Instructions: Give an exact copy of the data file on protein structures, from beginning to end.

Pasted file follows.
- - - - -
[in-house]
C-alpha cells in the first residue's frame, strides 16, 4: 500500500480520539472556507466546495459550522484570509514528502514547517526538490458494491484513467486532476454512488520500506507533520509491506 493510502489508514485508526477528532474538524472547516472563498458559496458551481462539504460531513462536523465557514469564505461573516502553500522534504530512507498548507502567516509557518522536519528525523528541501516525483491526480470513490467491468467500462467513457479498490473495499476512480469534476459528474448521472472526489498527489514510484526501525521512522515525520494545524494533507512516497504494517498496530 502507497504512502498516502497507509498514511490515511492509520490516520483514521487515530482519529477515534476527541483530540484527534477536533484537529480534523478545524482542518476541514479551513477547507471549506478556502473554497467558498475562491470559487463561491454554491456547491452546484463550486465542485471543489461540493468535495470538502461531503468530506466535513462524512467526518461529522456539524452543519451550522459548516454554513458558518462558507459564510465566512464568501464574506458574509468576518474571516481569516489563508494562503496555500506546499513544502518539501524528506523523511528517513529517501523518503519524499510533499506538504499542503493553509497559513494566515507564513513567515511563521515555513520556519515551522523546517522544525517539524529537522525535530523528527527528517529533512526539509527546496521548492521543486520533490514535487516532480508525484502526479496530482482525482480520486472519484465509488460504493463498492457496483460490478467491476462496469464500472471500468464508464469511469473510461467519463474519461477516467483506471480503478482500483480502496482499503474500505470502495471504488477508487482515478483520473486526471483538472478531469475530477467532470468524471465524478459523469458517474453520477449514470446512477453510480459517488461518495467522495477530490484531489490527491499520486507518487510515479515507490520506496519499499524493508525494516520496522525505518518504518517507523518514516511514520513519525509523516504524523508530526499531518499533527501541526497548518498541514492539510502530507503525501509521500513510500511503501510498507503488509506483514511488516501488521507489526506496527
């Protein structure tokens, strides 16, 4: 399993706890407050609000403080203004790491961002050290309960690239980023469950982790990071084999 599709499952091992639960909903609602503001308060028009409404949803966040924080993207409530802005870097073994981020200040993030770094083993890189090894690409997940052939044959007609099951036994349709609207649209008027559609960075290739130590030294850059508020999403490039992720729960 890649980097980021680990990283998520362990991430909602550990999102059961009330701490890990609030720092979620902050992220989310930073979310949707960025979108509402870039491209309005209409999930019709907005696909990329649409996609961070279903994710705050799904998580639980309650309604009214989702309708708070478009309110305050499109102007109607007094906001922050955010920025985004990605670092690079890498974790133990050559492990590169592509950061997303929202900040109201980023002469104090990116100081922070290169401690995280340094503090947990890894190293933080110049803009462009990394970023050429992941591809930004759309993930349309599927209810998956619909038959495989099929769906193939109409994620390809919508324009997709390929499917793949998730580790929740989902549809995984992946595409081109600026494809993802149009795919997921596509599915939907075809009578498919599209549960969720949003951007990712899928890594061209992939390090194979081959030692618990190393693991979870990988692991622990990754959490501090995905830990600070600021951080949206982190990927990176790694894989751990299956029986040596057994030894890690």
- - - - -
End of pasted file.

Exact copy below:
[in-house]
C-alpha cells in the first residue's frame, strides 16, 4: 500500500480520539472556507466546495459550522484570509514528502514547517526538490458494491484513467486532476454512488520500506507533520509491506 493510502489508514485508526477528532474538524472547516472563498458559496458551481462539504460531513462536523465557514469564505461573516502553500522534504530512507498548507502567516509557518522536519528525523528541501516525483491526480470513490467491468467500462467513457479498490473495499476512480469534476459528474448521472472526489498527489514510484526501525521512522515525520494545524494533507512516497504494517498496530 502507497504512502498516502497507509498514511490515511492509520490516520483514521487515530482519529477515534476527541483530540484527534477536533484537529480534523478545524482542518476541514479551513477547507471549506478556502473554497467558498475562491470559487463561491454554491456547491452546484463550486465542485471543489461540493468535495470538502461531503468530506466535513462524512467526518461529522456539524452543519451550522459548516454554513458558518462558507459564510465566512464568501464574506458574509468576518474571516481569516489563508494562503496555500506546499513544502518539501524528506523523511528517513529517501523518503519524499510533499506538504499542503493553509497559513494566515507564513513567515511563521515555513520556519515551522523546517522544525517539524529537522525535530523528527527528517529533512526539509527546496521548492521543486520533490514535487516532480508525484502526479496530482482525482480520486472519484465509488460504493463498492457496483460490478467491476462496469464500472471500468464508464469511469473510461467519463474519461477516467483506471480503478482500483480502496482499503474500505470502495471504488477508487482515478483520473486526471483538472478531469475530477467532470468524471465524478459523469458517474453520477449514470446512477453510480459517488461518495467522495477530490484531489490527491499520486507518487510515479515507490520506496519499499524493508525494516520496522525505518518504518517507523518514516511514520513519525509523516504524523508530526499531518499533527501541526497548518498541514492539510502530507503525501509521500513510500511503501510498507503488509506483514511488516501488521507489526506496527
């Protein structure tokens, strides 16, 4: 399993706890407050609000403080203004790491961002050290309960690239980023469950982790990071084999 599709499952091992639960909903609602503001308060028009409404949803966040924080993207409530802005870097073994981020200040993030770094083993890189090894690409997940052939044959007609099951036994349709609207649209008027559609960075290739130590030294850059508020999403490039992720729960 890649980097980021680990990283998520362990991430909602550990999102059961009330701490890990609030720092979620902050992220989310930073979310949707960025979108509402870039491209309005209409999930019709907005696909990329649409996609961070279903994710705050799904998580639980309650309604009214989702309708708070478009309110305050499109102007109607007094906001922050955010920025985004990605670092690079890498974790133990050559492990590169592509950061997303929202900040109201980023002469104090990116100081922070290169401690995280340094503090947990890894190293933080110049803009462009990394970023050429992941591809930004759309993930349309599927209810998956619909038959495989099929769906193939109409994620390809919508324009997709390929499917793949998730580790929740989902549809995984992946595409081109600026494809993802149009795919997921596509599915939907075809009578498919599209549960969720949003951007990712899928890594061209992939390090194979081959030692618990190393693991979870990988692991622990990754959490501090995905830990600070600021951080949206982190990927990176790694894989751990299956029986040596057994030894890690």